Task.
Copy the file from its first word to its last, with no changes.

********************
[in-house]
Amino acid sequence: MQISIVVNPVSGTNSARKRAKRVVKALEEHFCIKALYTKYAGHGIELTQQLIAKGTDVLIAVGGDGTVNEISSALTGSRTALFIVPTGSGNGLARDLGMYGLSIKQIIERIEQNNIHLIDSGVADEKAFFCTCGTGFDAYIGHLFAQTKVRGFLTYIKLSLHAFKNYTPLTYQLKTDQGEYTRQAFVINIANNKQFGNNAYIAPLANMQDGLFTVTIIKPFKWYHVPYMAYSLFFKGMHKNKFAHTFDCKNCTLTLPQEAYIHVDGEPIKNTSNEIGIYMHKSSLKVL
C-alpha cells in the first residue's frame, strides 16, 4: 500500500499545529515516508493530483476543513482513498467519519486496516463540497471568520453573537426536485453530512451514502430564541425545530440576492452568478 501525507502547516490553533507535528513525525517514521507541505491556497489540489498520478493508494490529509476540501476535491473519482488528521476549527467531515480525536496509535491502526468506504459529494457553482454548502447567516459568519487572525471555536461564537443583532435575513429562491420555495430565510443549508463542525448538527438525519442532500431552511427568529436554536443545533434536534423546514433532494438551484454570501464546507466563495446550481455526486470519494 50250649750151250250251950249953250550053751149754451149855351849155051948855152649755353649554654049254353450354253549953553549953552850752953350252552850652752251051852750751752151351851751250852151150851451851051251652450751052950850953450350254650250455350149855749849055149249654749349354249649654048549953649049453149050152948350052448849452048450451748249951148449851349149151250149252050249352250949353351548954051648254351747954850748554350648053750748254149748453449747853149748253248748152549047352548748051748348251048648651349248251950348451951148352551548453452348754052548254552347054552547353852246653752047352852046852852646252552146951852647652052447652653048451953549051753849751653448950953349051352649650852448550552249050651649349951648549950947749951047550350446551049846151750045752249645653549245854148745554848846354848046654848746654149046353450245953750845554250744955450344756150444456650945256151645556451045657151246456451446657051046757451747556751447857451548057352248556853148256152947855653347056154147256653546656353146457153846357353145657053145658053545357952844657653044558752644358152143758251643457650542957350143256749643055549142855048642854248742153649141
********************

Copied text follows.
[in-house]
Amino acid sequence: MQISIVVNPVSGTNSARKRAKRVVKALEEHFCIKALYTKYAGHGIELTQQLIAKGTDVLIAVGGDGTVNEISSALTGSRTALFIVPTGSGNGLARDLGMYGLSIKQIIERIEQNNIHLIDSGVADEKAFFCTCGTGFDAYIGHLFAQTKVRGFLTYIKLSLHAFKNYTPLTYQLKTDQGEYTRQAFVINIANNKQFGNNAYIAPLANMQDGLFTVTIIKPFKWYHVPYMAYSLFFKGMHKNKFAHTFDCKNCTLTLPQEAYIHVDGEPIKNTSNEIGIYMHKSSLKVL
C-alpha cells in the first residue's frame, strides 16, 4: 500500500499545529515516508493530483476543513482513498467519519486496516463540497471568520453573537426536485453530512451514502430564541425545530440576492452568478 501525507502547516490553533507535528513525525517514521507541505491556497489540489498520478493508494490529509476540501476535491473519482488528521476549527467531515480525536496509535491502526468506504459529494457553482454548502447567516459568519487572525471555536461564537443583532435575513429562491420555495430565510443549508463542525448538527438525519442532500431552511427568529436554536443545533434536534423546514433532494438551484454570501464546507466563495446550481455526486470519494 50250649750151250250251950249953250550053751149754451149855351849155051948855152649755353649554654049254353450354253549953553549953552850752953350252552850652752251051852750751752151351851751250852151150851451851051251652450751052950850953450350254650250455350149855749849055149249654749349354249649654048549953649049453149050152948350052448849452048450451748249951148449851349149151250149252050249352250949353351548954051648254351747954850748554350648053750748254149748453449747853149748253248748152549047352548748051748348251048648651349248251950348451951148352551548453452348754052548254552347054552547353852246653752047352852046852852646252552146951852647652052447652653048451953549051753849751653448950953349051352649650852448550552249050651649349951648549950947749951047550350446551049846151750045752249645653549245854148745554848846354848046654848746654149046353450245953750845554250744955450344756150444456650945256151645556451045657151246456451446657051046757451747556751447857451548057352248556853148256152947855653347056154147256653546656353146457153846357353145657053145658053545357952844657653044558752644358152143758251643457650542957350143256749643055549142855048642854248742153649141